Knee Pain & Modalities – Movement Debrief Episode 24

Movement Debrief Episode 24 is in the books. Here is a copy of the video and audio for your listening pleasure.

Here were all the topics:

  • What ACL graft should you get?
  • What does the systemic process look like for knee pain?
  • What local factors are important for knee pain?
  • the importance of plyometrics for knee pain
  • Is there a place for modalities?
  • What modalities I incorporate into my practice

If you want to watch these live, add me on Facebook, Instagram, or Youtube. They air every Wednesday at 7:30pm CST.



Zac Cupples iTunes                

Here were the links I mentioned tonight

Enhancing Life

Darkside Strength

Adam Bryant

PRI Impingement and Instability Course Notes

Here is the Active Midstance Test

Here’s the Copenhagen Adduction Test

Bill Hartman

A Randomised Controlled Trial of ‘Clockwise’ Ultrasound for Low Back Pain

E-Stim and BFR

Here’s a signup for my newsletter to get a free acute:chronic workload calculator, basketball conditioning program, podcasts, and weekend learning goodies:


Check out the mentor program

Stress Response, Proximal First, Sensation Loss, and Your Health – Movement Debrief Episode 12

Let me guess, you are devastated you missed last night’s Movement Debrief.

You should be. It was by far the most interactive debrief we had yet. Loved how active everyone was, and definitely some people help me get better.

Kudos to Steve, Jo, Yonnie-Pooh, and the many others who commented on today’s Debrief.

Here’s what we talked about:

  • How the stress response impacts many areas
  • Treatment hierarchies
  • How to restore sensation loss post-surgery
  • Functional Medicine
  • Why taking care of your health helps others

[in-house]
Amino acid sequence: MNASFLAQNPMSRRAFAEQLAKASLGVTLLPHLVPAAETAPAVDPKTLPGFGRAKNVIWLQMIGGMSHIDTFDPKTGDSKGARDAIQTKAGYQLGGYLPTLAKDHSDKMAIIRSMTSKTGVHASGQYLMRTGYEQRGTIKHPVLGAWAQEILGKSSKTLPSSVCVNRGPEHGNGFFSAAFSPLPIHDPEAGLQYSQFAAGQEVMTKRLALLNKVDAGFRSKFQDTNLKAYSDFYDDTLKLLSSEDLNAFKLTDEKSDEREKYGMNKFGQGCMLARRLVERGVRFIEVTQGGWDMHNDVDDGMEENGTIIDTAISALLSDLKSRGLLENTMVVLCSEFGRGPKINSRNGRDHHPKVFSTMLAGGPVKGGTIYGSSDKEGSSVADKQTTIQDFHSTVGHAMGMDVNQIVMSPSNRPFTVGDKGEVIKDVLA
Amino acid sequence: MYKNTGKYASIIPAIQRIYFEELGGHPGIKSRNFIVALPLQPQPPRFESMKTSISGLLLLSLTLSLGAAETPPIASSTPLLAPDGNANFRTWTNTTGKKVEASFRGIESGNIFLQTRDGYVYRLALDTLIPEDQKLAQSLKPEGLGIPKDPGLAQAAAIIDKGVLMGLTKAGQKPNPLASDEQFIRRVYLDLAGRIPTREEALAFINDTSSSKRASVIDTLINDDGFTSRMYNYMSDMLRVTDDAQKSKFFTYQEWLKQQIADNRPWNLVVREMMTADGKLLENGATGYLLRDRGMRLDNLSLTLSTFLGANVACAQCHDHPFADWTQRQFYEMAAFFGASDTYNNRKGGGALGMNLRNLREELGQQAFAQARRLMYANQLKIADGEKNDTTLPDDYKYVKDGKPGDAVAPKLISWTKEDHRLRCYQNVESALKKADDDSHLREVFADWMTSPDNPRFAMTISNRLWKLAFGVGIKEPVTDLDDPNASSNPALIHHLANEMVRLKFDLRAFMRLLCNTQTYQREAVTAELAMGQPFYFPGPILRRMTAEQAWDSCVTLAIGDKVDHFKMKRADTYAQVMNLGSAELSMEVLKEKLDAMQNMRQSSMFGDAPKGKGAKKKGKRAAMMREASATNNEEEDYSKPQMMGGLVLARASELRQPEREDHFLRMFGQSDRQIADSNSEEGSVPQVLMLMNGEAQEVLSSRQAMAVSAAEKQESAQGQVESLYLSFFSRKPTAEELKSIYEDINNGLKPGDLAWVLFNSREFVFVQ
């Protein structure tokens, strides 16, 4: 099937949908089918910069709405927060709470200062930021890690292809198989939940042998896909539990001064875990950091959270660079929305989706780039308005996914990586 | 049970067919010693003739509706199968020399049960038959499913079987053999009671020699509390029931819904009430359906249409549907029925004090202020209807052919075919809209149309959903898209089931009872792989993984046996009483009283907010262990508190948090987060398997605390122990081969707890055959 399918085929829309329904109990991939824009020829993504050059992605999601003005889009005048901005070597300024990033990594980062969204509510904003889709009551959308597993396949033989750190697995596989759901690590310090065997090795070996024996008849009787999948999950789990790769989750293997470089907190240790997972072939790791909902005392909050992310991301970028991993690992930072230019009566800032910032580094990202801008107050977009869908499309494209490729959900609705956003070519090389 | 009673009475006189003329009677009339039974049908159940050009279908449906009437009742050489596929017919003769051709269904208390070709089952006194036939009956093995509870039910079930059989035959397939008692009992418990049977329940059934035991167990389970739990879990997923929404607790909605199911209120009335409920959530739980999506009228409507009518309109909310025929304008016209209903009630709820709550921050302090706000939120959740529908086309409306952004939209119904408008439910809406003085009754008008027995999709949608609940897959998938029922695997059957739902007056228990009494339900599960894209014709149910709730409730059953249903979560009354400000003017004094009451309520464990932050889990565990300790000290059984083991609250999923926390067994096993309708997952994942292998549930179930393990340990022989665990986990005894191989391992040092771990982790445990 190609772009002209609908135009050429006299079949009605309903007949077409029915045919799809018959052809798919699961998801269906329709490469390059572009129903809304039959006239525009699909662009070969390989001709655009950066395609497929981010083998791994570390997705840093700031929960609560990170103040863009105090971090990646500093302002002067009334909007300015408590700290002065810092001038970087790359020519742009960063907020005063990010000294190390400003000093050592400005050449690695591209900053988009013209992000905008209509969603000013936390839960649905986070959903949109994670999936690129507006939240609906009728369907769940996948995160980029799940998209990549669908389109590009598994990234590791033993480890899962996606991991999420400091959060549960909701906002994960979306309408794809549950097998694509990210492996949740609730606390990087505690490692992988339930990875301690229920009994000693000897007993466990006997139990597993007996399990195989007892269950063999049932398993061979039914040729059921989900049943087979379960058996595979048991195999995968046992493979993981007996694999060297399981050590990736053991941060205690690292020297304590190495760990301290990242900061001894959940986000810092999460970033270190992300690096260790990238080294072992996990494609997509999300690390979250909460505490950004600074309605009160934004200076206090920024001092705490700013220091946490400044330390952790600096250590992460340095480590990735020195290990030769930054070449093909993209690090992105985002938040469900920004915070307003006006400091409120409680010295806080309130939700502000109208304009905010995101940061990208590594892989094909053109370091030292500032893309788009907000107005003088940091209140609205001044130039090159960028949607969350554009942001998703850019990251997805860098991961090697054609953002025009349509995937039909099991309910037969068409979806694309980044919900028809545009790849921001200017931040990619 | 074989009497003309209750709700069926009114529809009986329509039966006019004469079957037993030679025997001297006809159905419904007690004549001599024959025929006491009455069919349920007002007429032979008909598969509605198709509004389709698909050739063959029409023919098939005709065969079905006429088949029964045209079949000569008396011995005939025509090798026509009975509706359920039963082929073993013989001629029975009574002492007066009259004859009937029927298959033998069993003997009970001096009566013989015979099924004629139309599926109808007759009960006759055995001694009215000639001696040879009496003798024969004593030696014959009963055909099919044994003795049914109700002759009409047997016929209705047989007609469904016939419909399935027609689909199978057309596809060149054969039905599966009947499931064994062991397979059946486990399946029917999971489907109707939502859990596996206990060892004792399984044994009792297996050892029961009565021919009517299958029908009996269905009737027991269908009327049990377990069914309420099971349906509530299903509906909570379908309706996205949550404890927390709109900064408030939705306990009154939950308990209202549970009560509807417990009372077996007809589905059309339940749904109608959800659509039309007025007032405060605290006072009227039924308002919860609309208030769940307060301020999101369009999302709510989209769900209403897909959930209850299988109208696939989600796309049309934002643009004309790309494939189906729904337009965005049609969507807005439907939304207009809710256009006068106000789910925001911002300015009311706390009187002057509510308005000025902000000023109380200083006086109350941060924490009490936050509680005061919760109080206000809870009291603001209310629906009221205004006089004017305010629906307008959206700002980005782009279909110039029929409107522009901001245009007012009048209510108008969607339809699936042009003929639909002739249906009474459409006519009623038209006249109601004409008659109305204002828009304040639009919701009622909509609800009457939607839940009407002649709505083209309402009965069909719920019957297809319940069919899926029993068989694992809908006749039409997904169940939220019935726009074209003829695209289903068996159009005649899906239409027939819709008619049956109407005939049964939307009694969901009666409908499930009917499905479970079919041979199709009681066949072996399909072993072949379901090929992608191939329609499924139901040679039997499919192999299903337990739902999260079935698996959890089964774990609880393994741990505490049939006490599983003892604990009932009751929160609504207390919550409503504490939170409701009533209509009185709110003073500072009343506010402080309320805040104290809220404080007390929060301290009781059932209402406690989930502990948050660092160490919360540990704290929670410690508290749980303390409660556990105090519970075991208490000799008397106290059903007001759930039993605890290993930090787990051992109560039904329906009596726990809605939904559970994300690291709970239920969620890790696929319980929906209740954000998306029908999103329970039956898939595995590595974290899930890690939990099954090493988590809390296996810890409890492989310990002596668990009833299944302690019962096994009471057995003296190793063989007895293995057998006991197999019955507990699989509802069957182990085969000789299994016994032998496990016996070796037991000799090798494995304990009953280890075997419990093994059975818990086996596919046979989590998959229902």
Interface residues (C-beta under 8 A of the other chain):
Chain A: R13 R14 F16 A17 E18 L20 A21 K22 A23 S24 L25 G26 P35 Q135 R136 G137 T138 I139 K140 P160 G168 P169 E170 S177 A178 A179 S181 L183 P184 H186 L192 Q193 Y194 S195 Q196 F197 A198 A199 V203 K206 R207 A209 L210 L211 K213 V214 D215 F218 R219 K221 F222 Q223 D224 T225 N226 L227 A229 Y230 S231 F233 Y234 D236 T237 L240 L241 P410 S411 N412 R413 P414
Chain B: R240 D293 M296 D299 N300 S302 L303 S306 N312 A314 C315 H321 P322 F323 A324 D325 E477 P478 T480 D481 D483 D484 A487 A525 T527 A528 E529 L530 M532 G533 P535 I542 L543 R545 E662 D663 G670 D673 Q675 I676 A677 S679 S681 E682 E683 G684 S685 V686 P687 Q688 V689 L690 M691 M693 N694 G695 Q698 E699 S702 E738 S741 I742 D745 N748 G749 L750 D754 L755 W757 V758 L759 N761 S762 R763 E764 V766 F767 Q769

If you want to watch these live, add me on Facebook, Instagram, or Twitter. (occasionally) They air every Wednesday at 8:30pm CST.


Manual Therapy Musings

When I think About You…

Prompted by some mentee questions and blog comments, I wondered where manual therapy fits in the rehab process.

To satisfy my curiosity, I calculated how much time I spend performing manual interventions. Looking at last month’s patient numbers to acquire data, I found these numbers based on billing one patient every 45 minutes (subtracting out evals and reassessments):

  • Nonmanual (including exercise and education) = 80%
  • Manual = 20%
  • Modalities = 0%!!!!!!!!!!!!
Especially happy with the last number...and that I forgot how to work these useless things.
Especially happy with the last number…and that I forgot how to work these useless things.

Delving a bit further, here’s my time spent using PRI manual techniques versus my other manual therapy skill-set:

  • PRI manual = 14%
  • Other manual = 6%

As you can see, I use manual therapy a ridiculously low amount; skills that I used to employ liberally with decent success.

Greatest skits on the internet per Cochrane review.


There’s a reason for the shift

I want my patients to independently improve at all cost and as quickly as possible. The learning process is the critical piece needed to create necessary neuroplastic change; and consequently a successful rehab program.